The cone analogy may sound over-simplistic but if you are not exploring alternative methods in Solid Edge you risk being stuck up in using suboptimal strategies to perform certain tasks.
Although these suboptimal strategies do not necessarily prevent you from producing clean and accurate models or drawings, the inefficiencies tend to remain unrecognized and you end up having little motivation to develop better strategies.
The efficient use of Solid Edge demands the use of strategies that take advantage of its capabilities. To understand why even experienced users do not have this strategic knowledge, lets take the example of assembly creation, particularly the process of placing additional occurrences in assemblies where you've got no less than 11 options at your disposal depending on the task at hand.
Drag-Drop from Parts Library - if you have a well thought out folder structure.
Drag-Drop from Windows Explorer - take advantage of a dual monitor if you have.
Drag-Drop from the assembly PathFinder - if you already have a part or assembly inserted.
Copy-Paste existing components.
Ctrl+Drag a part or sub-assembly from the graphics area to insert another instance.
Circular and Rectangular Patterns - take advantage of the pattern created in the part.
Pattern along curve - a powerful tool and a logical extension to (6).
Duplicate Component - Introduced in ST7 this command also auto-orients to match that of the mating parts in the assembly.
Clone Component - to place multiple occurrences of components at different locations in an assembly based on geometry recognition. This hidden gem is artificial intelligence built right inside Solid Edge.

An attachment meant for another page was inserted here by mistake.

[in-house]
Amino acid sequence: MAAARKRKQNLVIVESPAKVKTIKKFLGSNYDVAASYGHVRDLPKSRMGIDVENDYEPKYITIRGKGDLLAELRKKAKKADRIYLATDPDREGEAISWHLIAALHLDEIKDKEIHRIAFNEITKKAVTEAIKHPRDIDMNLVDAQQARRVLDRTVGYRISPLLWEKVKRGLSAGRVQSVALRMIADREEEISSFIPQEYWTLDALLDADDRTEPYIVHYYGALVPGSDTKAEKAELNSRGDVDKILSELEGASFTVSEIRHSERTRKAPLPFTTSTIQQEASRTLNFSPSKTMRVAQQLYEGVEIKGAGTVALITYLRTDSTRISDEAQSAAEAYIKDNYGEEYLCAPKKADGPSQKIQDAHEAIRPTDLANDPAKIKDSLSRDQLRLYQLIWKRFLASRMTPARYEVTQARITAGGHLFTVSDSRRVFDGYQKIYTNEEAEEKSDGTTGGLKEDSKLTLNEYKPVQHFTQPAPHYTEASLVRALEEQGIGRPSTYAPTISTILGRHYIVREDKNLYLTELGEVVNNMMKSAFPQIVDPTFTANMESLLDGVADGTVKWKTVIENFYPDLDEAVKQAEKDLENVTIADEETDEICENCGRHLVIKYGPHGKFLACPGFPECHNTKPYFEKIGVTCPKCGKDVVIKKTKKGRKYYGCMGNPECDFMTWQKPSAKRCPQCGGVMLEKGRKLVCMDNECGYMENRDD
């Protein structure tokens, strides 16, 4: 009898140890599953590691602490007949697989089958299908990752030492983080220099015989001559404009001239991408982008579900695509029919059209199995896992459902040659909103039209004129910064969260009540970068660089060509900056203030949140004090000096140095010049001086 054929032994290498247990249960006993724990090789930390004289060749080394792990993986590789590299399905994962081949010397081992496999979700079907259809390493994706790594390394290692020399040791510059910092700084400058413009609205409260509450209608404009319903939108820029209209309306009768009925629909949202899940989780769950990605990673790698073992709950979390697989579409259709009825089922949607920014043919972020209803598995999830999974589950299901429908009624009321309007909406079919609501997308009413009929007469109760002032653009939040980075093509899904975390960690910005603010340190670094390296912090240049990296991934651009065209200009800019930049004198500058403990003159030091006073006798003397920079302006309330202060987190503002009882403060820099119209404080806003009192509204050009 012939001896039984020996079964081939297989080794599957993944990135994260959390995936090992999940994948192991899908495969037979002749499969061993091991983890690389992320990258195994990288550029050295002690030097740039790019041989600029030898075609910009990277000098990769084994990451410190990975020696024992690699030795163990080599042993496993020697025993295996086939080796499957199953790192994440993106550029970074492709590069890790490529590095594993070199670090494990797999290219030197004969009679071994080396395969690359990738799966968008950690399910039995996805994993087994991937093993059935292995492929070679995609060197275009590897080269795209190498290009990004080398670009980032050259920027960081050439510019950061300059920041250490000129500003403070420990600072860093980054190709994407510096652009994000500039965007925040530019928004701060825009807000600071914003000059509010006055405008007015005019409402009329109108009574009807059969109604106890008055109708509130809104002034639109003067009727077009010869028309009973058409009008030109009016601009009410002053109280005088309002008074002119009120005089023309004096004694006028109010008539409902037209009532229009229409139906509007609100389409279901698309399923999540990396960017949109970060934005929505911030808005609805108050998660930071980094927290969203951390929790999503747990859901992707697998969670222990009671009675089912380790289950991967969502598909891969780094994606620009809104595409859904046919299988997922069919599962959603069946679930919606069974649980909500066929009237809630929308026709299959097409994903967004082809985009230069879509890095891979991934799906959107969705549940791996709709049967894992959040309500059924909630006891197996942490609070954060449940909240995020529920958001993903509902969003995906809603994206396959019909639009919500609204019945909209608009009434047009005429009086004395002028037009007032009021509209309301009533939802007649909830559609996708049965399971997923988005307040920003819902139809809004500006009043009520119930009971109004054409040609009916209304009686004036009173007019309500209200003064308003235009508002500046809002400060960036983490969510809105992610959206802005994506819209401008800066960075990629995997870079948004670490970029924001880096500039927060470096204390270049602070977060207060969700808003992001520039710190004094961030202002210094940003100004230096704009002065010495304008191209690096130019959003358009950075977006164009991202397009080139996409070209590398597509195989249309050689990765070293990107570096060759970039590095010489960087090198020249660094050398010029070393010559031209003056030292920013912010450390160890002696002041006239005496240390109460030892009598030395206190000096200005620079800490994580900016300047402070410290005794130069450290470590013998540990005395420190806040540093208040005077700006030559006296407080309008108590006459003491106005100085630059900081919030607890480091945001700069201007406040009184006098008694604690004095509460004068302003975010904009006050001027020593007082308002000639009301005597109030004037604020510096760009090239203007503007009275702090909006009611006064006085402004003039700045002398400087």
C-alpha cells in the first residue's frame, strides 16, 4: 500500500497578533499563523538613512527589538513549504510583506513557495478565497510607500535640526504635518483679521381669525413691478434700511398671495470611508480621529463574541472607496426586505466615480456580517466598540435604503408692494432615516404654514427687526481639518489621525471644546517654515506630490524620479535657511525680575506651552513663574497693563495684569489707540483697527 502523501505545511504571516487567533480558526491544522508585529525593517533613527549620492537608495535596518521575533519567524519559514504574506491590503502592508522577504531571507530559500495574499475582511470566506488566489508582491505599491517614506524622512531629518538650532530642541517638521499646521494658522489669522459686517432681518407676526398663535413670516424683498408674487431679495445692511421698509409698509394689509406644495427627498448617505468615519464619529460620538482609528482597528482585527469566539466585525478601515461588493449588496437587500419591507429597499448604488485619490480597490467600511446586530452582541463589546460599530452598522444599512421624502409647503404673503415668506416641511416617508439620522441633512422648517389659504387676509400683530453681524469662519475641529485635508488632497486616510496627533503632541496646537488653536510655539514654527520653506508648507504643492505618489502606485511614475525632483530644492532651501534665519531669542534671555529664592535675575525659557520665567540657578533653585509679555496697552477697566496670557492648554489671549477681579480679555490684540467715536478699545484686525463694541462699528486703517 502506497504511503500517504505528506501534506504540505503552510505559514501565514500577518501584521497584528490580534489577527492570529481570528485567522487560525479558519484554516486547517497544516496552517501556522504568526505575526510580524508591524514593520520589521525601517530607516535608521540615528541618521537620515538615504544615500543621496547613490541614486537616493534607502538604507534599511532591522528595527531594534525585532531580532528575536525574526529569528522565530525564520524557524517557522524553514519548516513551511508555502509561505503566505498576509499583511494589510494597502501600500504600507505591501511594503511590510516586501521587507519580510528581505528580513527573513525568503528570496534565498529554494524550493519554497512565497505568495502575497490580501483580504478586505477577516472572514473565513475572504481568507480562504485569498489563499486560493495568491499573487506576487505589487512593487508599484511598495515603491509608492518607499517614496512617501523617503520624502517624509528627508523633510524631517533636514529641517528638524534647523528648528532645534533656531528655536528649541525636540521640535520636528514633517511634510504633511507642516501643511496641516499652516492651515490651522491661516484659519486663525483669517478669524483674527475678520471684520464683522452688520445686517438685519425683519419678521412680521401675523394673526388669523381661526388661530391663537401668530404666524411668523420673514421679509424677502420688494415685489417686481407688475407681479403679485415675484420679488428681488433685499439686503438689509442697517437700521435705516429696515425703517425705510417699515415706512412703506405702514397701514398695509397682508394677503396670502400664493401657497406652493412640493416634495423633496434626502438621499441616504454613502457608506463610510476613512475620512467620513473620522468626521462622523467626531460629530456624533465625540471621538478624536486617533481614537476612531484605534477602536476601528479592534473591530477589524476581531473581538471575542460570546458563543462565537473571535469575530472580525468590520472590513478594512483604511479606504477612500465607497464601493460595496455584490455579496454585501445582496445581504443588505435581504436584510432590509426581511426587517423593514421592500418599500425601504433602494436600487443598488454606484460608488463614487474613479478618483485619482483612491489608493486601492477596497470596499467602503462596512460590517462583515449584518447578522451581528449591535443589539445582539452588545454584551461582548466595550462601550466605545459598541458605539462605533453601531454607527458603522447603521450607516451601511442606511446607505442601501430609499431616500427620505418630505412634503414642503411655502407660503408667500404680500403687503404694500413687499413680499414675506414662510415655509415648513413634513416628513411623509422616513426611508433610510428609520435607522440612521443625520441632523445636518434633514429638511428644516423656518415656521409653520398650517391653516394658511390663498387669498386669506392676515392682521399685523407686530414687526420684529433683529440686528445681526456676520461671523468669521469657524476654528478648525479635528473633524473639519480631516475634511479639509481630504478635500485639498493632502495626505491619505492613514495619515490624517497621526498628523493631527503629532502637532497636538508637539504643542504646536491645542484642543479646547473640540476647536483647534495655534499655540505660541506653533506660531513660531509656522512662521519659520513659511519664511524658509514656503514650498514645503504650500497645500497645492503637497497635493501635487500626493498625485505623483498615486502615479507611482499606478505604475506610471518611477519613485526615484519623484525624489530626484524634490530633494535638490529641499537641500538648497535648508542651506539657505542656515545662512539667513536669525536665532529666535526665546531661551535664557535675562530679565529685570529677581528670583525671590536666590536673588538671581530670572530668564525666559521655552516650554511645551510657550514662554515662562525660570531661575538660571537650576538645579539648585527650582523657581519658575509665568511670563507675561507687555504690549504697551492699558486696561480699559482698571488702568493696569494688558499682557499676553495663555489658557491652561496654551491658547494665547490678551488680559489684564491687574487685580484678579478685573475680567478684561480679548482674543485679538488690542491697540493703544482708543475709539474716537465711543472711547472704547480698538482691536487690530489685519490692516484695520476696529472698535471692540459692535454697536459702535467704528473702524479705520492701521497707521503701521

Inter Assembly Copy - insert an associative copy of an existing assembly file into another assembly. Super user @KennyG has written a neat and concise blog article about this feature.
Knowing such multiple features in Solid Edge can assist in reducing the number of steps to complete certain tasks.
The trivial task of issuing commands in Solid Edge is another example. When the Fluent interface was introduced in Solid Edge ST, most long-time users were scathing at the new style of initiating commands and the ribbon tab. This was soon followed by several new facilities like the Quick Access Toolbar or QAT and the Radial Menu, all of which were customizable from the word go, unlike the pull-down menus of previous versions.
The God of Solid Edge @dcstaples recommends and with great tenacity outlines the steps for customizing the radial menu to enable you accomplish virtually any design task in Solid Edge, and rightfully so.
Keyboard shortcuts too are customizable but best used in combination with other methods. Lastly, don't forget the Command Finder which is permanently stationed at the bottom of the Solid Edge screen. This feature is highly recommended if you are new to Solid Edge and need to start a command you haven't used before.
Every new release brings in hundreds of new features and enhancements. Whereas Solid Edge is prolific in terms of the features available for accomplishing seemingly similar tasks, such strategic knowledge to use Solid Edge effectively is neither defined nor explicitly taught. The advantages of these commands and features are not for free. They come at the expense of having to explore the software which could take an indefinitely long time. So making best use of available resources and interacting with fellow users is highly recommended.